Candace Wellman was born and raised in Washington, the Bellingham resident is a local history consultant and speaks regularly about women’s history and regional settlement.

Visit her on Facebook.

Third Thursday Art Walk.
February 15, 2018. Third Thursday Art Walk. 5 – 8pm.
We will welcome Edmonds’ own, Mathilda [Millie] Thompson and her new mystery, “Doin’ in a Robber Baron.” The series is set in 1890’s Chicago and features two members of the city’s elite detective squad.

1890s Chicago. Chicago’s elite detective squad investigates the murder of the man with the monopoly on public transportation. At his Gold Coast mansion, no one is able or willing to clarify matters and even though the body was found there, it wasn’t the scene of the crime. Follow the detectives as they hunt for the murderer through historic Chicago.

February 17, 2018. Saturday. 12 noon. We will be hosting 2 authors! Kim Purcell and her new book, “This is Not a Love Letter” in conversation with Jennifer Bardsley, author of the 2-book Blank Slate series, consisting of “Genesis Girl” and “Damaged Goods.”

Come and eavesdrop on two authors talking about writing – all the secrets and behind-the-scenes info we usually aren’t privy to – and we get to ask questions too! It will be a great afternoon! 

February 24, 2018. Saturday. 12-1 pm. “Timber Curtain” by Frances McCue. These poems are wry, indicting and hopeful, as they track the demolition of Richard Hugo House in a rapidly changing city. New in paperback November 7, 2017.

“Timber Curtain” occupies a space between ramshackle and remodel. It starts with the demolition of a house — Richard Hugo House, the Seattle literary center where Frances McCue worked, lived, and mourned her husband. From there, McCue’s poems spiral out to encompass icebergs, exorcisms, the refugee crisis, and the ethics of the place-myths we create for ourselves. Like the Seattle skyline, poems erase and recombine into a landscape forever saturated with ghosts.

Several of these poems will be central in McCue’s upcoming (2018) documentary “Where the House Was.” A little more information on facebook [https://www.facebook.com/wherethehousewas] and on the website. [http://www.teamdemohugo.com/]

Frances McCue is a poet, writer, teacher, and arts instigator. From 1996–2006, she was the founding director of Richard Hugo House in Seattle and is currently a Senior Lecturer at the University of Washington.

February 2018 Book Club Book.

February 21, 2018. “Flight Behavior: A Novel” by Barbara Kingsolver.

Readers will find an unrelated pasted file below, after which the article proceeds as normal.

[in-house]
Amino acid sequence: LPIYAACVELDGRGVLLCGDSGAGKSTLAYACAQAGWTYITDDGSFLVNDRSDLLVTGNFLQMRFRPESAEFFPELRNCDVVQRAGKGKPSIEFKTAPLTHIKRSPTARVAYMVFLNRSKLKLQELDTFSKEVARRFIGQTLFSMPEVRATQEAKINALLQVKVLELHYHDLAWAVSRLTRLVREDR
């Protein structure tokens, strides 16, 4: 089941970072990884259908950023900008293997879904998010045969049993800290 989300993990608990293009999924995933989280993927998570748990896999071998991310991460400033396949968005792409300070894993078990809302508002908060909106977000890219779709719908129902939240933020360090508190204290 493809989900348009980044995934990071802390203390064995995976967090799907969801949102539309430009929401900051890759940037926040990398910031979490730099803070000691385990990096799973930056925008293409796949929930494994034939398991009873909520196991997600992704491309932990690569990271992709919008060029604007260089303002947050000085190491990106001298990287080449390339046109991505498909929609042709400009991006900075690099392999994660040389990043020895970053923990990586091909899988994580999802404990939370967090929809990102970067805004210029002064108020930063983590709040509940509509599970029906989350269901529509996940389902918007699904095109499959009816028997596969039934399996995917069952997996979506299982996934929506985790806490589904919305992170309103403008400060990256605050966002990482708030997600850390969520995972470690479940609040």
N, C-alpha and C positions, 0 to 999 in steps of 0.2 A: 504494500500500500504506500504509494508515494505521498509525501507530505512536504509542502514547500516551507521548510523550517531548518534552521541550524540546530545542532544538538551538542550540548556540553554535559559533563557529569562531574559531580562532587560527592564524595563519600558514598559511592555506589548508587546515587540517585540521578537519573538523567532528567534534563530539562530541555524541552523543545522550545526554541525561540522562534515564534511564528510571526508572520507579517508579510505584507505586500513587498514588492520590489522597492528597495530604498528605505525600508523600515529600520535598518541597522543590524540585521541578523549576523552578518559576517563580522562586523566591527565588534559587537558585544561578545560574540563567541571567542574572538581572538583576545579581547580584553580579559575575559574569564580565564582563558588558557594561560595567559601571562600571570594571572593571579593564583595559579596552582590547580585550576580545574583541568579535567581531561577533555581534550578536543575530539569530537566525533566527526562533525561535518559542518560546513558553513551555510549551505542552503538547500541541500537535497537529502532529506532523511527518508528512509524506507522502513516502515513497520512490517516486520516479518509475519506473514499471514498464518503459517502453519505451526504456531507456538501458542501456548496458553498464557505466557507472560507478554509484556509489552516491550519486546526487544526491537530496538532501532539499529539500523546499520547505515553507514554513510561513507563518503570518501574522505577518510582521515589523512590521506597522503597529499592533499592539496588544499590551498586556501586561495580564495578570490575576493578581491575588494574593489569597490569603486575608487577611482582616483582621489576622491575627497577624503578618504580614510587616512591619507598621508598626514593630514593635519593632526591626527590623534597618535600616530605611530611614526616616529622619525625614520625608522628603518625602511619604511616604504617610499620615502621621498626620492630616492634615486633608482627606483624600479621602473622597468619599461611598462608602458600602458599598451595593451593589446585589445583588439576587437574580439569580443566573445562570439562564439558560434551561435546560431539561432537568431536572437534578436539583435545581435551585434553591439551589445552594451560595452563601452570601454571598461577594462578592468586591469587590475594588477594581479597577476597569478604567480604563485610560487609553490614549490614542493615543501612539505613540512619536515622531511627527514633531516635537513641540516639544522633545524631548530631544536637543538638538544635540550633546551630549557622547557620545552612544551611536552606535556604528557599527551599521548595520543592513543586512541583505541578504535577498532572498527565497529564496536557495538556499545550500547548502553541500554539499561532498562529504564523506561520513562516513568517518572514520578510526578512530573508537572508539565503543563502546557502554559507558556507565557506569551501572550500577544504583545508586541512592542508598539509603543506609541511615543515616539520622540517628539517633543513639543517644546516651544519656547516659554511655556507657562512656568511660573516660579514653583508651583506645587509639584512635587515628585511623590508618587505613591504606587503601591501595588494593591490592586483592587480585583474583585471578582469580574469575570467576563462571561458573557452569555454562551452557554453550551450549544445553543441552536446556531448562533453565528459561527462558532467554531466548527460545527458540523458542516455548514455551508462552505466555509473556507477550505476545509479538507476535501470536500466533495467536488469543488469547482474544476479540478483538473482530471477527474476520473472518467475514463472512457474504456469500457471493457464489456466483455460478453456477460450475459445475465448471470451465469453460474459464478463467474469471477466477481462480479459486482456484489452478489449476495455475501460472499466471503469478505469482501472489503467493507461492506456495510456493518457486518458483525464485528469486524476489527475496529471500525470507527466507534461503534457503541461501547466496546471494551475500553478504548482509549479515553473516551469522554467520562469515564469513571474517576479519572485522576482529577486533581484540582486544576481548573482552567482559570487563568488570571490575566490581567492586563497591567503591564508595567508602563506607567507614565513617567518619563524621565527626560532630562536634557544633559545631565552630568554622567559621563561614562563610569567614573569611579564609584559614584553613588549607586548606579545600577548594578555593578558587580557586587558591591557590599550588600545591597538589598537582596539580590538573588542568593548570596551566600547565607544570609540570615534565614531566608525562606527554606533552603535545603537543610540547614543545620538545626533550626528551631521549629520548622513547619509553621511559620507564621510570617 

The extraordinary author returns with a truly stunning and unforgettable work.

“Flight Behavior” is a brilliant and suspenseful novel set in present day Appalachia; a breathtaking parable of catastrophe and denial that explores how the complexities we inevitably encounter in life lead us to believe in our particular chosen truths.

Books have been chosen for the first part of 2018. Check the Bookclub page for the list of great titles.

Recent book releases of note:
“The Woman in the Window: A Novel by A. J. Finn. A twisty, powerful Hitchcockian thriller about an agoraphobic woman who believes she witnessed a crime in a neighboring house. Staff recommended.

“The Women in the Castle: A Novel” by Jessica Shattuck. Set at the end of World War II, in a crumbling Bavarian castle that once played host to all of German high society, a powerful and propulsive story of three widows whose lives and fates become intertwined. In paperback.

“The Music Shop: A Novel” by Rachel Joyce. A love story and a journey through music, the exquisite and perfectly pitched new novel from the bestselling author of “The Unlikely Pilgrimage of Harold Fry.”

“Setting Free the Kites” by Alex George. A powerful story of two friends and the unintended consequences of friendship, loss, and hope. The staff favorite now in paperback.

“Gnomon: A Novel” by Nick Harkaway. A virtuosic new novel set in a near-future, high-tech surveillance state, that is equal parts dark comedy, gripping detective story, and mind-bending philosophical puzzle. Already named ‘A Best Science Fiction Book of 2017’ by The Guardian.

“Iron Gold: Book 4 of the Red Rising Saga” by Pierce Brown. In the epic next chapter of the Red Rising Saga, the bestselling author pushes the boundaries of one of the boldest series in fiction.